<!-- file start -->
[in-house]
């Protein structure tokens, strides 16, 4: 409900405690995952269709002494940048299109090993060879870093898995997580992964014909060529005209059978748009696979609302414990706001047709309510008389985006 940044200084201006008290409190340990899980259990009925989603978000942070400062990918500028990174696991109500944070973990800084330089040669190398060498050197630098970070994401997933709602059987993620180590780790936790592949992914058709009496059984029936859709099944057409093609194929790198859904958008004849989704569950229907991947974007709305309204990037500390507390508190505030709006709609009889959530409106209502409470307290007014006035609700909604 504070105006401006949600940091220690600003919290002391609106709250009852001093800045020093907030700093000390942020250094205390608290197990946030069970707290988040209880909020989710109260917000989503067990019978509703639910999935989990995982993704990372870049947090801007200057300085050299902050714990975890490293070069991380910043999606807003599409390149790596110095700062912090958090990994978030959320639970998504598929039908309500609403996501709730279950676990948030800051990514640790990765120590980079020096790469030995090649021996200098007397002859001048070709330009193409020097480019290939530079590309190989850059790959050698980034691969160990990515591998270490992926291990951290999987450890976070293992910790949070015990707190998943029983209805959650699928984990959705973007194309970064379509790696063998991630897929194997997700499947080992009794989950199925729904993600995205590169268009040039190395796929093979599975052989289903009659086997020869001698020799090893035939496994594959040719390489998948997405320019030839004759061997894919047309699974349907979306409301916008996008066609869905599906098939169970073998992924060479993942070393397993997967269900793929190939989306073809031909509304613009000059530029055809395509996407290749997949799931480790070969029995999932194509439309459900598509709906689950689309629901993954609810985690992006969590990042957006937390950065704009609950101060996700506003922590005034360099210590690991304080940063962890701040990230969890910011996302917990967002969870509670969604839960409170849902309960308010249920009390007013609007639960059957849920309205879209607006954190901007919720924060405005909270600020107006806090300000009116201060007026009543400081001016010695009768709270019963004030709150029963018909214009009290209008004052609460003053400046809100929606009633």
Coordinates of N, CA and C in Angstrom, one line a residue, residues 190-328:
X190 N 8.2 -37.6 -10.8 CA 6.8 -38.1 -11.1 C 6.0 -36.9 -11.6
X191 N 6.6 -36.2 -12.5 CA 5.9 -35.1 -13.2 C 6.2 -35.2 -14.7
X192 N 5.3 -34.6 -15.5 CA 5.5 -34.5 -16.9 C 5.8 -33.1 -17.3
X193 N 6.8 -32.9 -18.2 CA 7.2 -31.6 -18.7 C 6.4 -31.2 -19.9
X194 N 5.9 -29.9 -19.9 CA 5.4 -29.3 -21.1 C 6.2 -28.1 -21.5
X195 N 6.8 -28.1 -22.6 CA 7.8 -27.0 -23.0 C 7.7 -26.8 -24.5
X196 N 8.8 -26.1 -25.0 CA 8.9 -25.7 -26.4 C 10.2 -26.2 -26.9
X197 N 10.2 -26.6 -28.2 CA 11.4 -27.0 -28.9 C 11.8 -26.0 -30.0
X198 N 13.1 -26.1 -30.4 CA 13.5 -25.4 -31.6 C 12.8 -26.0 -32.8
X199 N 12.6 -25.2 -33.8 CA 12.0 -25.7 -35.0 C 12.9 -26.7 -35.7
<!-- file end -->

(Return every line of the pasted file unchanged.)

[in-house]
């Protein structure tokens, strides 16, 4: 409900405690995952269709002494940048299109090993060879870093898995997580992964014909060529005209059978748009696979609302414990706001047709309510008389985006 940044200084201006008290409190340990899980259990009925989603978000942070400062990918500028990174696991109500944070973990800084330089040669190398060498050197630098970070994401997933709602059987993620180590780790936790592949992914058709009496059984029936859709099944057409093609194929790198859904958008004849989704569950229907991947974007709305309204990037500390507390508190505030709006709609009889959530409106209502409470307290007014006035609700909604 504070105006401006949600940091220690600003919290002391609106709250009852001093800045020093907030700093000390942020250094205390608290197990946030069970707290988040209880909020989710109260917000989503067990019978509703639910999935989990995982993704990372870049947090801007200057300085050299902050714990975890490293070069991380910043999606807003599409390149790596110095700062912090958090990994978030959320639970998504598929039908309500609403996501709730279950676990948030800051990514640790990765120590980079020096790469030995090649021996200098007397002859001048070709330009193409020097480019290939530079590309190989850059790959050698980034691969160990990515591998270490992926291990951290999987450890976070293992910790949070015990707190998943029983209805959650699928984990959705973007194309970064379509790696063998991630897929194997997700499947080992009794989950199925729904993600995205590169268009040039190395796929093979599975052989289903009659086997020869001698020799090893035939496994594959040719390489998948997405320019030839004759061997894919047309699974349907979306409301916008996008066609869905599906098939169970073998992924060479993942070393397993997967269900793929190939989306073809031909509304613009000059530029055809395509996407290749997949799931480790070969029995999932194509439309459900598509709906689950689309629901993954609810985690992006969590990042957006937390950065704009609950101060996700506003922590005034360099210590690991304080940063962890701040990230969890910011996302917990967002969870509670969604839960409170849902309960308010249920009390007013609007639960059957849920309205879209607006954190901007919720924060405005909270600020107006806090300000009116201060007026009543400081001016010695009768709270019963004030709150029963018909214009009290209008004052609460003053400046809100929606009633």
Coordinates of N, CA and C in Angstrom, one line a residue, residues 190-328:
X190 N 8.2 -37.6 -10.8 CA 6.8 -38.1 -11.1 C 6.0 -36.9 -11.6
X191 N 6.6 -36.2 -12.5 CA 5.9 -35.1 -13.2 C 6.2 -35.2 -14.7
X192 N 5.3 -34.6 -15.5 CA 5.5 -34.5 -16.9 C 5.8 -33.1 -17.3
X193 N 6.8 -32.9 -18.2 CA 7.2 -31.6 -18.7 C 6.4 -31.2 -19.9
X194 N 5.9 -29.9 -19.9 CA 5.4 -29.3 -21.1 C 6.2 -28.1 -21.5
X195 N 6.8 -28.1 -22.6 CA 7.8 -27.0 -23.0 C 7.7 -26.8 -24.5
X196 N 8.8 -26.1 -25.0 CA 8.9 -25.7 -26.4 C 10.2 -26.2 -26.9
X197 N 10.2 -26.6 -28.2 CA 11.4 -27.0 -28.9 C 11.8 -26.0 -30.0
X198 N 13.1 -26.1 -30.4 CA 13.5 -25.4 -31.6 C 12.8 -26.0 -32.8
X199 N 12.6 -25.2 -33.8 CA 12.0 -25.7 -35.0 C 12.9 -26.7 -35.7